Melanie Micir

​Assistant Professor of English
PhD, University of Pennsylvania
research interests:
  • 20th Century and Later British Literature
  • Gender and Sexuality Studies
  • Life Writing
  • Modernisms
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contact info:

mailing address:

  • Washington University
  • CB 1122
  • One Brookings Drive
  • St. Louis, MO 63130-4899
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​Melanie Micir's current work focuses on queer feminist lives at midcentury.

Melanie Micir's teaching and research interests include modern and contemporary British and Anglophone literature; women's, gender, and sexuality studies; queer theory; temporality and age studies; archival theory and practice; and digital humanities. She is an affiliate faculty member of the Department of Women, Gender, and Sexuality Studies, and she is on the steering committee of the Humanities Digital Workshop. Her first book, The Passion Projects: Modernist Women, Intimate Archives, Unfinished Lives, will be published by Princeton University Press in 2019, and her scholarship has been published or is forthcoming in JMLMLQModernism/modernity, the Virginia Woolf Miscellany, and several edited collections. She received an Outstanding Faculty Mentor Award from the Graduate Student Senate in 2014-15. In 2015, she was awarded a Harry Ransom Center Research Fellowship in the Humanities, and in Fall 2016, she was in residence at the Center for the Humanities as a First Book Fellow. Most recently, Micir received a grant from the Center for the Humanities to convene “C21 STL: A Faculty Seminar on the Contemporary,” and she was awarded a Classroom Innovation Grant from the College of Arts & Sciences in support of her Spring 2018 course on “The Contemporary Novel." Before joining the faculty at Washington University in St. Louis, she curated two exhibits on James Joyce for the Rosenbach Museum and Library in Philadelphia, PA: "Who Owns Ulysses?: Joyce and Copyright," and "Exile Among Expats: James Joyce in Paris.”

Courses

  • L14 166 Freshman Seminar: Friendship
  • L14 2152 Modern Texts and Contexts
  • L14 311 Topics in English & American Literature: The Environmental Crisis Novel
  • L14 314 British Fiction Since 1945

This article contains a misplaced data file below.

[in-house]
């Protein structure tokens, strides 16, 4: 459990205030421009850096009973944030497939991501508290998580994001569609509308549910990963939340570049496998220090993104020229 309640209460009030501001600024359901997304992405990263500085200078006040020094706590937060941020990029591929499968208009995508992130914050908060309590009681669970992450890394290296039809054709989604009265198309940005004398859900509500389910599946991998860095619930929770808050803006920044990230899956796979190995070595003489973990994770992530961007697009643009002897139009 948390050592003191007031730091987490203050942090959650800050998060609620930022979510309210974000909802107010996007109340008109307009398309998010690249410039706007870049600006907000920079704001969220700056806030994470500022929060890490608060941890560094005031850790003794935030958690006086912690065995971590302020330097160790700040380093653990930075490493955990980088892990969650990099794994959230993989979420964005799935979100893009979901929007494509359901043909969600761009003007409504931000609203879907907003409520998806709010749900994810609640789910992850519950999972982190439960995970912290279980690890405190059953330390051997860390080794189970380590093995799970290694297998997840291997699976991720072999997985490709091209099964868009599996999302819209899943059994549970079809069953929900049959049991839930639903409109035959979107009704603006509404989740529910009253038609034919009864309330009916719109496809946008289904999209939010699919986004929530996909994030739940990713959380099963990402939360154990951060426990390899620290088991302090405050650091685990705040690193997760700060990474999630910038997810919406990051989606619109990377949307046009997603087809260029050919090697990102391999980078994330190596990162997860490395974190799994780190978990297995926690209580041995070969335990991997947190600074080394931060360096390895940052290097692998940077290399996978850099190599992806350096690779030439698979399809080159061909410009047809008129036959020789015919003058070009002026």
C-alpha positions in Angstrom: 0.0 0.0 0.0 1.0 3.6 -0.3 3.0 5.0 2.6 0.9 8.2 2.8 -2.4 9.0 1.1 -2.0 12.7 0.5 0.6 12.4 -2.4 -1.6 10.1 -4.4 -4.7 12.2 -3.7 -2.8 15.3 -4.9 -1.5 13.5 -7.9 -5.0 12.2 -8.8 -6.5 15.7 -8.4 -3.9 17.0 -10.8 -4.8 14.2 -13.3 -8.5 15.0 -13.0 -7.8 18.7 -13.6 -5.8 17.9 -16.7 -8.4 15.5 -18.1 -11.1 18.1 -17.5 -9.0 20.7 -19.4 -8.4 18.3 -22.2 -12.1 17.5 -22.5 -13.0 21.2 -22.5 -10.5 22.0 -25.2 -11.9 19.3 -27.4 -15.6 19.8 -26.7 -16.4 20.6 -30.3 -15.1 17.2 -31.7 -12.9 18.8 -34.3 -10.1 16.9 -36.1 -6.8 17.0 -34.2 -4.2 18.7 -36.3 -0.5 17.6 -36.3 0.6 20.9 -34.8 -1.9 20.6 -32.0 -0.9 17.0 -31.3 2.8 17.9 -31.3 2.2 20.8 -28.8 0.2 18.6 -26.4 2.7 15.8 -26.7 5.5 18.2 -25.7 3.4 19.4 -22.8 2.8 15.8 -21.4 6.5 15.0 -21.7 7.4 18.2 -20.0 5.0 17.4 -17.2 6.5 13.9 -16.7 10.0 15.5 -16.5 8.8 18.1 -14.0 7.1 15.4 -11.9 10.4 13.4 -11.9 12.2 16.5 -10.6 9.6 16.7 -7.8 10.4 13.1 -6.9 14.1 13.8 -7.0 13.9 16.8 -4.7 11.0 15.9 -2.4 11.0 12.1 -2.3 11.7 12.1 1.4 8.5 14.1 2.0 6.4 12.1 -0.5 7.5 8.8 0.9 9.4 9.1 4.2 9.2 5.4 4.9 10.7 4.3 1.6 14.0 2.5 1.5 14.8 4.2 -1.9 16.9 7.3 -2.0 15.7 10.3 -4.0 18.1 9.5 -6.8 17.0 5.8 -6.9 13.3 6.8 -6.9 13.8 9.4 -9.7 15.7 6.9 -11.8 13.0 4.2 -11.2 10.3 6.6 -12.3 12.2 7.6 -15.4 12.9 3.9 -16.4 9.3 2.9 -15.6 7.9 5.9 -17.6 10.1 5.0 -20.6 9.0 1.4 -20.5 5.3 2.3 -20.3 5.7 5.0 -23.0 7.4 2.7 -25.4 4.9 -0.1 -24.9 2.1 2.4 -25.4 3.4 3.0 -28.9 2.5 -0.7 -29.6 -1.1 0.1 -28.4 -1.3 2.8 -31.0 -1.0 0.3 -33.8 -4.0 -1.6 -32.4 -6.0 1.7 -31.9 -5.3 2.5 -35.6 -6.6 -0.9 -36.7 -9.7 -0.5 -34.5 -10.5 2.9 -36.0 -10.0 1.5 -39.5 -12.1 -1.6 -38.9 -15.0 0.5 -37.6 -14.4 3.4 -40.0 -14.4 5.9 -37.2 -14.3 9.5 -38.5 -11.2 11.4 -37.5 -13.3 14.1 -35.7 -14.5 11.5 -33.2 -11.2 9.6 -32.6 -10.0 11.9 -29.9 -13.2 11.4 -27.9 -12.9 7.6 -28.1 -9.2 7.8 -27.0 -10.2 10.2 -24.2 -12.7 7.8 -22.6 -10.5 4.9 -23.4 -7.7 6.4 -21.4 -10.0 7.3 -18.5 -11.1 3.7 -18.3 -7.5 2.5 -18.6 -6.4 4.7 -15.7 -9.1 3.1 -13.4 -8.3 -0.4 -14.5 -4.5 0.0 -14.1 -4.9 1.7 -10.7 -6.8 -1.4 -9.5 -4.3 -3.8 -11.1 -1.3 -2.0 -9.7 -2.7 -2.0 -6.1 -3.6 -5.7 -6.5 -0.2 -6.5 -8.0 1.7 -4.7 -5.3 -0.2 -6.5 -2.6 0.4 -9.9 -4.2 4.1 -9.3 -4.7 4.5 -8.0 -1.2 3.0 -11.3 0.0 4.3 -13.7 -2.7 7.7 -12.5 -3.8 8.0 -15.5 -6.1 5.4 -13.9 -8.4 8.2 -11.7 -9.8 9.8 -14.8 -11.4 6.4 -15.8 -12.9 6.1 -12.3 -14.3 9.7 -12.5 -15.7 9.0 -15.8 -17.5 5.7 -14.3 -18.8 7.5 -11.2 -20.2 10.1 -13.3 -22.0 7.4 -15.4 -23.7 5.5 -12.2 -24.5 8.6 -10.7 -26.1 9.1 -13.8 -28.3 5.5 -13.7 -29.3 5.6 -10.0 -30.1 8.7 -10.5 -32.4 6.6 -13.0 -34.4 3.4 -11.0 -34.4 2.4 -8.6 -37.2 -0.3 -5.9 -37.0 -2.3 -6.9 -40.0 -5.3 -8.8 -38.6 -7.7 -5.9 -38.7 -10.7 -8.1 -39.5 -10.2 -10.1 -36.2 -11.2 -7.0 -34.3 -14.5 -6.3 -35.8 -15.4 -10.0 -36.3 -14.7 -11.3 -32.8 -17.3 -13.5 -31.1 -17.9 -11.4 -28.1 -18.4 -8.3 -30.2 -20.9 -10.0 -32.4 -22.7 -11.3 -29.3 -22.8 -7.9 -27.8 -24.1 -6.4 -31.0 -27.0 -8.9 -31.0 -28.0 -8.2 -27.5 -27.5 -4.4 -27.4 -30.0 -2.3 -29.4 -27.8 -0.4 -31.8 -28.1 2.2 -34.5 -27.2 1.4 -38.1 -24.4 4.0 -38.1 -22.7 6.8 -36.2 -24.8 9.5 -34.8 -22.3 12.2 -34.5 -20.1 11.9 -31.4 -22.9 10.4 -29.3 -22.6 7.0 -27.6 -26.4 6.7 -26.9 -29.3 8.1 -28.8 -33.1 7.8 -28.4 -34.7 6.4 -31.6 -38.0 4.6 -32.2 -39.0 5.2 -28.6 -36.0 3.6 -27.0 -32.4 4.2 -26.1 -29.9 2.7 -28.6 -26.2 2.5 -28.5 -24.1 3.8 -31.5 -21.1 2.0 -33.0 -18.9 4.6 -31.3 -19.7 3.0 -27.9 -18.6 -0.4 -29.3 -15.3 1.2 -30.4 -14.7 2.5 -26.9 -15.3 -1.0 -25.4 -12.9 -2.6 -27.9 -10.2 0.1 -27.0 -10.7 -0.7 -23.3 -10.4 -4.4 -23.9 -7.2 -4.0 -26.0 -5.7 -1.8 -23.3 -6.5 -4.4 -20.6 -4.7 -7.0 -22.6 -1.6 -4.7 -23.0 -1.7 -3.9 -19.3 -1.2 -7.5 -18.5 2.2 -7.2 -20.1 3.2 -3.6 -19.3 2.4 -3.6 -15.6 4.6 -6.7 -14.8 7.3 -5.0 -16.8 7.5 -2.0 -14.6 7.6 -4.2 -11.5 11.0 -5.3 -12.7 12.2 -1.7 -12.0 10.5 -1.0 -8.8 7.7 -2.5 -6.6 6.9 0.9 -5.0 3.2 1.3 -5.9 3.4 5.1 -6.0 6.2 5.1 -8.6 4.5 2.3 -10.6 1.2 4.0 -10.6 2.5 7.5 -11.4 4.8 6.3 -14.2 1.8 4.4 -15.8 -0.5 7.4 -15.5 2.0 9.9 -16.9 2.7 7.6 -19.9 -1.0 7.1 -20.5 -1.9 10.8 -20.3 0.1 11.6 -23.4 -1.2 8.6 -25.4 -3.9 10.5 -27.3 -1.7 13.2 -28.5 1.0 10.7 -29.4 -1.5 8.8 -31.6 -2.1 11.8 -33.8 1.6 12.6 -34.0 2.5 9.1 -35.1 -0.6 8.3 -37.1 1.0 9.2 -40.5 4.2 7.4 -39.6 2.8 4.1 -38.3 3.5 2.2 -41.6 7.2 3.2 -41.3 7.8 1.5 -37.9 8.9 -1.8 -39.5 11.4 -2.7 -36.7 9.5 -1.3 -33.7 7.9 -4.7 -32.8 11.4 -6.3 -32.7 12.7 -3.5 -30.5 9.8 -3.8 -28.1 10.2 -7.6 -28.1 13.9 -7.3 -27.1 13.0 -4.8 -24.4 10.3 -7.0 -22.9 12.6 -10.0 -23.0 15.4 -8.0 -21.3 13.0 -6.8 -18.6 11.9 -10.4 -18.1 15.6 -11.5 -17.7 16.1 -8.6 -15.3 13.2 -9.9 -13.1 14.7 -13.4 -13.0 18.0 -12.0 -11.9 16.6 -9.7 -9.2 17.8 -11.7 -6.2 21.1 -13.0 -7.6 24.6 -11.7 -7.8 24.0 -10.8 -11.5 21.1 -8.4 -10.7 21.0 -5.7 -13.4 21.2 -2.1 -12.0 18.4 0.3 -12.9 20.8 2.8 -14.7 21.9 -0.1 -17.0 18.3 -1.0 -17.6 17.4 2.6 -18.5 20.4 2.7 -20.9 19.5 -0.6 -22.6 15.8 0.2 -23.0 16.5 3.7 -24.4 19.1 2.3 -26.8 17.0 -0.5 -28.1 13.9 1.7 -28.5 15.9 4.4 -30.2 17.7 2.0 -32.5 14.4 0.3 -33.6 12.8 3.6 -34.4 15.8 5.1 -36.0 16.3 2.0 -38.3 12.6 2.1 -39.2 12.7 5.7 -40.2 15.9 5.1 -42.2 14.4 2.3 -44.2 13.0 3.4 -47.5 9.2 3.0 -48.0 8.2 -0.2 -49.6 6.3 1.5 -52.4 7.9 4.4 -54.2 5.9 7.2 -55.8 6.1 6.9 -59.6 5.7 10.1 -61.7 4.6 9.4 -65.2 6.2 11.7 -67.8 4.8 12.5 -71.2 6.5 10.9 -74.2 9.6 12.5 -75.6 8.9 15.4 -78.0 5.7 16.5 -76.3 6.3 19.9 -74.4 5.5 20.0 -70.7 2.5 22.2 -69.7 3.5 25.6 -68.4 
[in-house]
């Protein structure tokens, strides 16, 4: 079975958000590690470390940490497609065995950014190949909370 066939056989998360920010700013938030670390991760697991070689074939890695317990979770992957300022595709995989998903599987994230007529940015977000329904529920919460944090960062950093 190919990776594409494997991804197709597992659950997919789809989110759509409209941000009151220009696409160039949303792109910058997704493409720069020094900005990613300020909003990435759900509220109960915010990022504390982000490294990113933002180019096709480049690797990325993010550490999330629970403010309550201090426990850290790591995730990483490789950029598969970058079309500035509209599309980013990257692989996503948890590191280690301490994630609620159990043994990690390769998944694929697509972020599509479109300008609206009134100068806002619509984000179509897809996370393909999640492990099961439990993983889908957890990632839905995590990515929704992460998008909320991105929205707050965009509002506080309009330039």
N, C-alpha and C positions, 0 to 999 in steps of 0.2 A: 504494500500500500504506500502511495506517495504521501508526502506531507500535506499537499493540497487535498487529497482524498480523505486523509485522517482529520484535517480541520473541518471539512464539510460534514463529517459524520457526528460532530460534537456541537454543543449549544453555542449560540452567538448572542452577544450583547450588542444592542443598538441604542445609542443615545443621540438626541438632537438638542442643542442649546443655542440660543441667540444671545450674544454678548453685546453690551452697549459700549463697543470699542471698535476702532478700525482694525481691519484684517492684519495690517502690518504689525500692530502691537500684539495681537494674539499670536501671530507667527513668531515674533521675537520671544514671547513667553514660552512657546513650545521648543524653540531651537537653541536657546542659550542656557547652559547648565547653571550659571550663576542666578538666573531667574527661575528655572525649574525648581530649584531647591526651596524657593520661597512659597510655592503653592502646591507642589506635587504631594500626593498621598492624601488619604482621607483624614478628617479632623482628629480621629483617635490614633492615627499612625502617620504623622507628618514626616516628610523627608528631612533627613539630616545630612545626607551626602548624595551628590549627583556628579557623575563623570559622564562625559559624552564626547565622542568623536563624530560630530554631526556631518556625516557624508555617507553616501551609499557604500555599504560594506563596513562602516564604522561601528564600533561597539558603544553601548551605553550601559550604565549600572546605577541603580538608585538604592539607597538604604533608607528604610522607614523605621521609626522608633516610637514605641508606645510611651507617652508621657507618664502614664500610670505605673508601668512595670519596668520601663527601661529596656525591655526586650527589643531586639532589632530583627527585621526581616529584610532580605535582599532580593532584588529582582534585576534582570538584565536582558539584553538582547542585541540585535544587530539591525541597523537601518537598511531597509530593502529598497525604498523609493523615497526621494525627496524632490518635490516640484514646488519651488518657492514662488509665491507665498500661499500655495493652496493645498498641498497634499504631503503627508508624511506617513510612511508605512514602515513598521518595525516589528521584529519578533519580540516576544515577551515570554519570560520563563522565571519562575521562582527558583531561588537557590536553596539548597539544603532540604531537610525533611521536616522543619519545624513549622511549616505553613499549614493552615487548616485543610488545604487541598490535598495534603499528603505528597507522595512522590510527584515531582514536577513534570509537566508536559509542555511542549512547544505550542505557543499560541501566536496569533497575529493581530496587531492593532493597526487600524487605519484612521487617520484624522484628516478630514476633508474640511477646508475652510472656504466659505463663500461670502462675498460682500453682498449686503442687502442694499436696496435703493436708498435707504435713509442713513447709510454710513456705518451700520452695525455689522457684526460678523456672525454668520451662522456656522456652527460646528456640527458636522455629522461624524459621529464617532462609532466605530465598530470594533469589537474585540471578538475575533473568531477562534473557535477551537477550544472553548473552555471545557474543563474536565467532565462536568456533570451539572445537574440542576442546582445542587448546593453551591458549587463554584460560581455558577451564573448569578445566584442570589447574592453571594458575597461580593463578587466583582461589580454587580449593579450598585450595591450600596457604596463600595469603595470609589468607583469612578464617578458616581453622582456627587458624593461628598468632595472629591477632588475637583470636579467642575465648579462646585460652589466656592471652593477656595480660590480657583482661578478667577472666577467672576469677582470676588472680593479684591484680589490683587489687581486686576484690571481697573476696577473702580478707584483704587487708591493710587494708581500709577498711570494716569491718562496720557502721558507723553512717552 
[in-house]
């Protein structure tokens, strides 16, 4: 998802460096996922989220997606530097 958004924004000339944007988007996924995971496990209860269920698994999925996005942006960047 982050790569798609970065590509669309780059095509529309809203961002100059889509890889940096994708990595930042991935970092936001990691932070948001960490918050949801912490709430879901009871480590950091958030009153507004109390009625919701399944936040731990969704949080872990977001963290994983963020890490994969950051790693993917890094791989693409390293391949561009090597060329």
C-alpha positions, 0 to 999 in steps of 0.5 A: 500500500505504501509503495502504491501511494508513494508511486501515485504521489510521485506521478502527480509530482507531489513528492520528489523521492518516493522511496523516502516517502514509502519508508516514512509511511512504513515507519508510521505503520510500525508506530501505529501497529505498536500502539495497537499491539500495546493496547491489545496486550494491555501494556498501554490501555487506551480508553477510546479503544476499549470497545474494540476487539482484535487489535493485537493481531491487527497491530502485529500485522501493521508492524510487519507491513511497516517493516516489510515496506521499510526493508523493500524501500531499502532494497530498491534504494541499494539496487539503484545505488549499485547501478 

• L14 3524 What If? On Counterfactual Fiction
  • L14 4584 Contemporary Fiction
  • L14 4601 The Shaping of Modern Lit: Queer Historical Fiction
  • L14 5241 Seminar: Feminist Modernist Studies
The Passion Projects: Modernist Women, Intimate Archives, Unfinished Lives

The Passion Projects: Modernist Women, Intimate Archives, Unfinished Lives

It’s impossible, now, to think of modernism without thinking about gender, sexuality, and the diverse movers and shakers of the early twentieth century. But this was not always so. The Passion Projects examines biographical projects that modernist women writers undertook to resist the exclusion of their friends, colleagues, lovers, and companions from literary history. Many of these works were vibrant efforts of modernist countermemory and counterhistory that became casualties in a midcentury battle for literary legitimacy, but that now add a new dimension to our appreciation of such figures as Radclyffe Hall, Gertrude Stein, Hope Mirrlees, and Sylvia Beach, among many others.

Melanie Micir explores an extensive body of material, including Sylvia Townsend Warner’s carefullly annotated letters to her partner Valentine Ackland, Djuna Barnes’s fragmented drafts about the Baroness Elsa von Freytag-Loringhoven, Margaret Anderson’s collection of modernist artifacts, and Virginia Woolf’s joke biography of her friend and lover Vita Sackville-West, the novel Orlando. Whether published in encoded desire or squirreled away in intimate archives, these “passion projects” recorded life then in order to summon an audience now, and stand as important predecessors of queer and feminist recovery projects that have shaped the contemporary understanding of the field.

Arguing for the importance of biography, The Passion Projects shows how women turned to this genre in the early twentieth century to preserve their lives and communities for future generations to discover.